For most of us, we use math indirectly almost constantly. For instance, we know it takes 20 minutes to drive from home to work when traffic is slow. However, some days traffic is heavier than others so we use variables and math to determine when we should leave to ensure we make it to our job on time. Imagine the horror of baking without using math to measure ingredients.

You may use math in a more direct sense if you work in medicine, construction, or marketing. If you do work in these fields, you know that the slope formula may be one of the most critical math formulas that we take for granted. It has different names depending on the occupation, but it’s all the same when you reduce it to pure math.

The most apparent jobs that require a solid understanding of the slope formula are architects and construction workers. They use the slope formula or a variation of it when designing or building roofs, stairs, ramps, and just about every part of a building above ground. A typical house is little more than a box with a triangle nested on top of it. The slope formula is used to build the triangle on top.

The slope of the roof determines the number of materials needed to build it along with how to measure and cut each piece of material. It is much easier to construct a triangle out of wood and nails if you know how long each piece of wood needs to be to make the slope correct. In some cases, getting the slope wrong could cause the roof to collapse or perform poorly in high winds.

​Image via Pixabay

The slope formula makes everything around us, in respect to construction, safer. A slope is used to make roads safer and easier to travel across. It makes stairs and accessibility ramps safer and easier to use as well. Imagine building stairs without using the slope formula. Some might stretch out into the street while others may be too steep to climb. The same principle applies to roads and bridges.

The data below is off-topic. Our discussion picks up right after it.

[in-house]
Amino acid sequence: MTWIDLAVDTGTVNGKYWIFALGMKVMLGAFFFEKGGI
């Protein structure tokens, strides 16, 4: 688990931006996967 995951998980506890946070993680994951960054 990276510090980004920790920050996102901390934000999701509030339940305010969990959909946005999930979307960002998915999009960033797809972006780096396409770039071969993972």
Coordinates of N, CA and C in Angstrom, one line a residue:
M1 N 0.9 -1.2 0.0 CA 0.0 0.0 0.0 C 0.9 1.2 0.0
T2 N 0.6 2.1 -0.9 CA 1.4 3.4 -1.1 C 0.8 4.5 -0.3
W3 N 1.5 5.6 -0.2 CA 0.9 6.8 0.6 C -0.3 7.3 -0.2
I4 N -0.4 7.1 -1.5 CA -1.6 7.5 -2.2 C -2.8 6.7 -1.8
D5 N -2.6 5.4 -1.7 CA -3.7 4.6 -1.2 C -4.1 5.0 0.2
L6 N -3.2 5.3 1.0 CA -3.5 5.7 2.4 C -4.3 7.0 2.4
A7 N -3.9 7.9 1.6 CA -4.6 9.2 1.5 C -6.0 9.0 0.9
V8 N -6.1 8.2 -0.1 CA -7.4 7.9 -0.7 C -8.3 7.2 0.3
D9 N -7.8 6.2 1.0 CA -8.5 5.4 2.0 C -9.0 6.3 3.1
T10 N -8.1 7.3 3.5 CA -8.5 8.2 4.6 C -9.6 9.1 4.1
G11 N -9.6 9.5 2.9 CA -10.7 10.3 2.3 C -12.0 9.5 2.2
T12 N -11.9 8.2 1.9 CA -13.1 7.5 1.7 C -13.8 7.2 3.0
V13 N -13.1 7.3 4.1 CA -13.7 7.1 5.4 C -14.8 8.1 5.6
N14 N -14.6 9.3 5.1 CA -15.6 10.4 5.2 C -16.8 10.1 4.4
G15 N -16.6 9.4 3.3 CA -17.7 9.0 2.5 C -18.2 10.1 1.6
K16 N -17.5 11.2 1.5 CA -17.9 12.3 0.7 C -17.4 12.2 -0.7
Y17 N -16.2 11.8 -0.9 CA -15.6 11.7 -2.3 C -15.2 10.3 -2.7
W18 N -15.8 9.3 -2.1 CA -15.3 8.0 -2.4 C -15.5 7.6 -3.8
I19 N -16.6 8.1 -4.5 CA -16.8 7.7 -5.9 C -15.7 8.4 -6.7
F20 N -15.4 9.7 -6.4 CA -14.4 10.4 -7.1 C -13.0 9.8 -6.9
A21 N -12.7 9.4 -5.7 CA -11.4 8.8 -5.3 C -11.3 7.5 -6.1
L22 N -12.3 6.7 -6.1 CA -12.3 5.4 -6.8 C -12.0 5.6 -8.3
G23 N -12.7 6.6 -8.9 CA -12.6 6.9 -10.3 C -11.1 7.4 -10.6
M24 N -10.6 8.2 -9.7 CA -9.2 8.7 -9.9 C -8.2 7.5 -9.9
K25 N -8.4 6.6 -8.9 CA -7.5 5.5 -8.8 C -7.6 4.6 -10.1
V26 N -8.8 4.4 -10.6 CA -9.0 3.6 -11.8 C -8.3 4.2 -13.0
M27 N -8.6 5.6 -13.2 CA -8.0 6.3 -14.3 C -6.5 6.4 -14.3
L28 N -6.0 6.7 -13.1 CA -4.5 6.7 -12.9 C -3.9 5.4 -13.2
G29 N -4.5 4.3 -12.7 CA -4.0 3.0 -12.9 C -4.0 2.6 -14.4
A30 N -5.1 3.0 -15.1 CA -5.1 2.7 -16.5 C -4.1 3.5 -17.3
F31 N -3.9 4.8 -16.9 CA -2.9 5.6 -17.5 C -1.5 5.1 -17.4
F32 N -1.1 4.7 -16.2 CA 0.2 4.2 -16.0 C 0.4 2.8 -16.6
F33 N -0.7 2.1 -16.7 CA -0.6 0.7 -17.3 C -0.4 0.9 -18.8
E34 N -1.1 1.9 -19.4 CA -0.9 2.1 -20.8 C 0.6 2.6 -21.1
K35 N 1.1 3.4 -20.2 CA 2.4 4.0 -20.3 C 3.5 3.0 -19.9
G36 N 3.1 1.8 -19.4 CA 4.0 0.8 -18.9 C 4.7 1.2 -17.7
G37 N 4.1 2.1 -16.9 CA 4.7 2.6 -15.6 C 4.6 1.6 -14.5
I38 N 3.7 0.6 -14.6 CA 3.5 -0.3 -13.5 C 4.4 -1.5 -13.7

Social scientists and marketing professionals use the slope formula as well. Remember our example of a graph and determining the rise of a roof based on its run? The same principle gets used to determine things like how well a product is increasing concerning sales or how a population is performing based on specific economic indicators.

The slope of a line on a marketing graph tells a company how their product is performing. A negative slope indicates poor performance while a positive slope means the product is doing well. Determining the slope of the line on the marketing graph lets them know exactly how well the product is doing over time and may even indicate when the product’s sales are at their best.

People that work in healthcare use the slope formula in a more critical sense. For example, epidemiologists may use a graph and the slope formula to determine how rapidly a disease is progressing over time. Doctors may use it to determine how long it might take for a treatment to cure a patient. The slope of a line may tell a doctor to increase or decrease medications as well.

It’s critically important to healthcare to know the slope of lines on a chart if we expect doctors to find cures for terminal disease and many chronic ailments that don’t have treatments. It’s all about knowing how high a line rises over a specific period. That’s all math and 100 percent slope formula.

The list of uses for the slope formula is vast. If your career is impacted by it, you recognize its importance and understand why we think it’s one of the most crucial calculus topics. Beyond the examples we touched on above, the slope formula has many other uses including:

• Determining speed over time
• Determining distance over time
• Calculating stock prices over time
• Determining weight loss over time
• Calculating win versus loss rates for sports teams
• Calculating pay rate increases over time

Some Final Notes

Nothing we see or do today would be possible without math. Okay, a few things might be possible, but roads and stairs would be unsafe while some buildings might fall randomly. You wouldn’t be able to read this article without math because the internet and your computer could not exist without it. Appreciate the power of it and how the slope formula impacts your life at every angle.